People

How the global chip shortage could ruin Black Friday

The consumer electronics industry continues to face supply chain issues for smart speakers, streaming devices and more.

Store aisle with empty shelves

All signs point to further supply chain troubles in the second half of the year, which could have a noticeable impact on the holiday shopping season.

Photo: Smith Collection/Gado/Getty Images

Sonos fans have to be patient these days. The smart speaker maker's web store currently lists most products on backorder, including the recently introduced Sonos Roam. Prospective Roam buyers are being asked to wait up to a month; the company's Amp product won't ship until mid-August.

"We are seeing significant increases in constraints on a variety of components," warned Sonos CFO Brittany Bagley during the company's earnings call last week. "There's a general semiconductor shortage out there, and everyone is trying to figure out how to get their components in the volume that they need," she added. "We're in the same place as the broader industry."

Global semiconductor shortages have been in the news for months, with the pandemic wreaking havoc on supply chains. But while much of the coverage has focused on the automotive industry, it's increasingly affecting a much broader range of consumer electronics, including game consoles, smart speakers and streaming devices.

"It's going to affect pretty much everything," Parks Associates Senior Analyst Paul Erickson told Protocol.

It may take a while longer until the effect on the industry becomes apparent to many consumers. Popular streaming sticks remain in stock at major retailers, and both Amazon and Google seem to have no trouble getting their speakers out the door. However, all signs point to further supply chain troubles ahead in the second half of the year, which could have a noticeable impact on the holiday shopping season.

"We expect supply chain constraints to persist for the rest of the year, and costs in components and logistics to correspondingly increase as the year progresses," warned Roku in its letter to investors earlier this month. That's a view shared by Bagley, who told investors that "the global supply situation has only gotten more challenging as we look towards the second half of the year."

Roku and Sonos can be seen as canaries in the coal mine for the broader market for streaming devices and smart speakers. Their biggest competitors, Amazon and Google, don't break out unit sales and revenue numbers for hardware products during quarterly earnings calls, in part because hardware is such a small part of their overall business.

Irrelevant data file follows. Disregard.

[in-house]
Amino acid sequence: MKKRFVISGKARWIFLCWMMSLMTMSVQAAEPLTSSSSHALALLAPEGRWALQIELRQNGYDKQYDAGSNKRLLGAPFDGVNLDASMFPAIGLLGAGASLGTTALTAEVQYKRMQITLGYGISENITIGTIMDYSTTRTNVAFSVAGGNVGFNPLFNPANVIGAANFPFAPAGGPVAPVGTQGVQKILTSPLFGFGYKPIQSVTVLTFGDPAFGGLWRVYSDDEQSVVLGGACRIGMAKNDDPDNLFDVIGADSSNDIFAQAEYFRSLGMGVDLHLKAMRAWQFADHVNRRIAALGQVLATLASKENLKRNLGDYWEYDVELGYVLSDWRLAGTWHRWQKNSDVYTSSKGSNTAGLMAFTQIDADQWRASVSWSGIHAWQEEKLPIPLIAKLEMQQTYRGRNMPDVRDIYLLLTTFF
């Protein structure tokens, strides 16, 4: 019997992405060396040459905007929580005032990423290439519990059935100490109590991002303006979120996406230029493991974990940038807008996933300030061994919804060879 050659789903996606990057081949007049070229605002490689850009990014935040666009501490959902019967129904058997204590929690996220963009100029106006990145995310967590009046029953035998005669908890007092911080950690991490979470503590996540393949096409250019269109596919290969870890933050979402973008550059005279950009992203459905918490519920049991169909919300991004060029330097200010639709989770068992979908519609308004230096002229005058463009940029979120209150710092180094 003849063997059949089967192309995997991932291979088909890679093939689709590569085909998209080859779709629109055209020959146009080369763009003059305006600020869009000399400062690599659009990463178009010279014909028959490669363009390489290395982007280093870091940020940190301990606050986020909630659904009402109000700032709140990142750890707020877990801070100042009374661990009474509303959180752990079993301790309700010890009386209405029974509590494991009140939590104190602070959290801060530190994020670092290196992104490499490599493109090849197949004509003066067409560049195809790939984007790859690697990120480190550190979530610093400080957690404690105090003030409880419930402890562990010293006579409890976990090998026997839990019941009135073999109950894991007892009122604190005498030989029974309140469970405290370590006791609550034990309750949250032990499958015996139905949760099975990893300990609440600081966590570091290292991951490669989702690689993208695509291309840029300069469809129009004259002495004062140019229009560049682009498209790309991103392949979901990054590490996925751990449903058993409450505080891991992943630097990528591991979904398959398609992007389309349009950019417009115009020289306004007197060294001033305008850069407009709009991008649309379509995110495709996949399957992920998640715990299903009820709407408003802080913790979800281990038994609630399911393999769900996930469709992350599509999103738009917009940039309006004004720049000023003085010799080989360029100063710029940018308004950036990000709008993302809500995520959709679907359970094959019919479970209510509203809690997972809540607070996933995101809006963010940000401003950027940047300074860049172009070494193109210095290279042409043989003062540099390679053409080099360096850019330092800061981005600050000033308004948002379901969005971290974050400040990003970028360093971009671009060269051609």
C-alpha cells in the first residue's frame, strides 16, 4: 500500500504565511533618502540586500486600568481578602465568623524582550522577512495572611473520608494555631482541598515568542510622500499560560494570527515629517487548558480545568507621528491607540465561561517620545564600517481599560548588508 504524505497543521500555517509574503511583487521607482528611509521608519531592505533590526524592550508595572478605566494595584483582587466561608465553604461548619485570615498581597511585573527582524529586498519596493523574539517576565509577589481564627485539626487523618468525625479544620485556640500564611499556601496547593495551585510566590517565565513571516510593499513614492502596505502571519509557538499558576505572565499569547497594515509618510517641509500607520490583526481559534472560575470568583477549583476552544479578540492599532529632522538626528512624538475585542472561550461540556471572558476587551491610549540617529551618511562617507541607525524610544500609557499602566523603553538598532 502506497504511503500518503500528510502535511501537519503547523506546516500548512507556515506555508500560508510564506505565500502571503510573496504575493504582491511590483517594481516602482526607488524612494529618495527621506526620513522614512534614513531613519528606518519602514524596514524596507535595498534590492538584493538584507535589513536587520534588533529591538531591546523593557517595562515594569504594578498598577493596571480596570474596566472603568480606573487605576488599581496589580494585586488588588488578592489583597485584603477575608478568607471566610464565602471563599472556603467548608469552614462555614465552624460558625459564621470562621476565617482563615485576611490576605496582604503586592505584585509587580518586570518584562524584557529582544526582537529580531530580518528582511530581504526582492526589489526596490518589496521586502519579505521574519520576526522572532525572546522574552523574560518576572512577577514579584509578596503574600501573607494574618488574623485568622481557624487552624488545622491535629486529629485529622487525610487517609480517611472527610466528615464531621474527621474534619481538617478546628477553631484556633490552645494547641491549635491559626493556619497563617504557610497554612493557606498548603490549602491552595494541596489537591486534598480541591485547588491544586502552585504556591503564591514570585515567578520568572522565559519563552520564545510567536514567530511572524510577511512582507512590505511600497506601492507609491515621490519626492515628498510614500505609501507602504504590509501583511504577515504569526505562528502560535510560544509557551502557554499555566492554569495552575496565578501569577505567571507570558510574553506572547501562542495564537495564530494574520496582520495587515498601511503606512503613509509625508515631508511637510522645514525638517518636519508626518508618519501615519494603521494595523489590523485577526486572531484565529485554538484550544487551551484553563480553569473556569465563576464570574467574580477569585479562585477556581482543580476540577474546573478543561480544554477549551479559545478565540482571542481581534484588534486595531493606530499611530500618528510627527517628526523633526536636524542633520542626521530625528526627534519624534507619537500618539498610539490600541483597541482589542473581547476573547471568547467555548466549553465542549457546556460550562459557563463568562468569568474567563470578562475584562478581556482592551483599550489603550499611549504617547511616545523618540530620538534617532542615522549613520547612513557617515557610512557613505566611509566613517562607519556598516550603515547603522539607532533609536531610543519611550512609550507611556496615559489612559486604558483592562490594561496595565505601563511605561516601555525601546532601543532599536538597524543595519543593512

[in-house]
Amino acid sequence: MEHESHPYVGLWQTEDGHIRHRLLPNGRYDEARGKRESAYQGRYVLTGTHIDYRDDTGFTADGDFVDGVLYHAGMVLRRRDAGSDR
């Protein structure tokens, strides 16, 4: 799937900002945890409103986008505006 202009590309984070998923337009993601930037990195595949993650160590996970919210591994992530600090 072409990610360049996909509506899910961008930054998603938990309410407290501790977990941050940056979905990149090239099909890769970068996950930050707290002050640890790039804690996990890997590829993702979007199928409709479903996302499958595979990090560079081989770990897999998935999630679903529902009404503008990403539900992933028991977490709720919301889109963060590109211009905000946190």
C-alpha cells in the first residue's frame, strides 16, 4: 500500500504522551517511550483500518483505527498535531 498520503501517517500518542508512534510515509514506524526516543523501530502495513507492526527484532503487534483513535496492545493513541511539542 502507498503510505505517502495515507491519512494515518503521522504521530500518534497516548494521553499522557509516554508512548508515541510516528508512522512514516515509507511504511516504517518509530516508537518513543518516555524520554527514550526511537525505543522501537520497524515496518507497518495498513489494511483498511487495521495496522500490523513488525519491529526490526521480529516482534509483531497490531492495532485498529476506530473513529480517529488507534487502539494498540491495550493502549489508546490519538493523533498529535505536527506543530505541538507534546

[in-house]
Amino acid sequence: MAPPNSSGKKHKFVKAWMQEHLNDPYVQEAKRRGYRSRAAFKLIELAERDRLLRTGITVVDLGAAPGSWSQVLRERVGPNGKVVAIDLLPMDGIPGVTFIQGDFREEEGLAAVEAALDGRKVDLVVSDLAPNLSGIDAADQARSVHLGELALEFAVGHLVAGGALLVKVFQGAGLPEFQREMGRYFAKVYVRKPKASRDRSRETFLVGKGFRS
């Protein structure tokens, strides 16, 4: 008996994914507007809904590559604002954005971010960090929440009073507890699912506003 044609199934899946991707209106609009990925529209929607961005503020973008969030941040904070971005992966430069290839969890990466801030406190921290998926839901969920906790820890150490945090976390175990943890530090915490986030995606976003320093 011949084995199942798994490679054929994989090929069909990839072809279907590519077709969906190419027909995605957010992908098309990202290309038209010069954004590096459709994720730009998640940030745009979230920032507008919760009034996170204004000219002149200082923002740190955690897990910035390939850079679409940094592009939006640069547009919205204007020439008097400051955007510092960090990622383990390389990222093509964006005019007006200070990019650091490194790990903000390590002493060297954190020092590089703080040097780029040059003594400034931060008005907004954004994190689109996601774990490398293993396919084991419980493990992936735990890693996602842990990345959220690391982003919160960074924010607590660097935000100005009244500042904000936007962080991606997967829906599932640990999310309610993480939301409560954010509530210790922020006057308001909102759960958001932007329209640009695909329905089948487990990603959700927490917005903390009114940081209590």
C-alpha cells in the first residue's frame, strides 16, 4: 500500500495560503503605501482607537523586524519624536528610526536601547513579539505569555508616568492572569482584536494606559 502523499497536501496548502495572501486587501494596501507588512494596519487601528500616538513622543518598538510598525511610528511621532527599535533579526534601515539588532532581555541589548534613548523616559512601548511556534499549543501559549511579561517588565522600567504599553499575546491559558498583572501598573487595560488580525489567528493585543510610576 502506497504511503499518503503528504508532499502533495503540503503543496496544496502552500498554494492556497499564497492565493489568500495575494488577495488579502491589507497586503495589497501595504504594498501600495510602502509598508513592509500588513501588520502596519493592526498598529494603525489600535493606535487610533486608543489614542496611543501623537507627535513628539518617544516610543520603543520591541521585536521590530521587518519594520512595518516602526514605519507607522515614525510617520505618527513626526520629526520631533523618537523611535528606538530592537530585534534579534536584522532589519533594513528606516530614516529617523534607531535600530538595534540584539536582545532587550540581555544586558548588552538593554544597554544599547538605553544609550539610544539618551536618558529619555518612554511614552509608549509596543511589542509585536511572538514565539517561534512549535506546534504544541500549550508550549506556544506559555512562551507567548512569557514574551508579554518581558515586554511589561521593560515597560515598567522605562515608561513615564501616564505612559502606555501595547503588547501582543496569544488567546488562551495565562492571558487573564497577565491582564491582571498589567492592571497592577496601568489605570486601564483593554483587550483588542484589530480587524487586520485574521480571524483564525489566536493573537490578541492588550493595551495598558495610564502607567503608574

That's a different story, though, for Roku and Sonos, which is why investors and analysts paid close attention when Roku executives recently forecast that rising component costs may lead to negative gross profit margins for its hardware products starting this quarter.

Selling devices for less than what it costs to produce them is illegal if done to force out competitors. If prices for components go up across the industry, companies could reasonably argue that they are just responding to the market. Still, losing money on hardware may not be good business in the long run.

As a result, companies could decide to raise prices when new devices are introduced in the fall. "Smart speakers and streaming devices may see price bumps at the entry level, where margins are slim," Erickson said.

Alternatively, companies may simply decide to ease up on holiday promotions, especially around big shopping events like Black Friday. Erickson said that retailers will likely still offer doorbusters. But for many products, price cuts may not nearly be as steep as in recent years. Instead, companies may offer a couple of months of free access to their paid services to customers who buy their hardware. "We are going to see some creative promotion and bundling to continue to move product," Erickson said.

Some companies have already begun to dial back promotions. Louden told investors that Roku ran fewer promotions during the first three months of the year due to "tight inventory related to supply chain disruptions."

Those disruptions may continue until next year, TSMC warned last month. Already known as one of the world's largest semiconductor manufacturers, the company now wants to respond to rapidly growing demand with new manufacturing facilities in the U.S.

A more-diversified supply chain may be one of the silver linings to come out of this crisis. Sonos already began moving some of its manufacturing to Malaysia in response to tariffs on Chinese exports. "It's a big investment to make this happen," Sonos CEO Patrick Spence recently told Protocol. "But in this environment, it really pays off."

Spence also said that the current shortages won't result in any fundamental changes to the company's business, and expressed optimism that the company's customers would be willing to wait a few extra weeks. "We are seeing incredible strength in terms of those orders," he told investors. "People do not come back and cancel."

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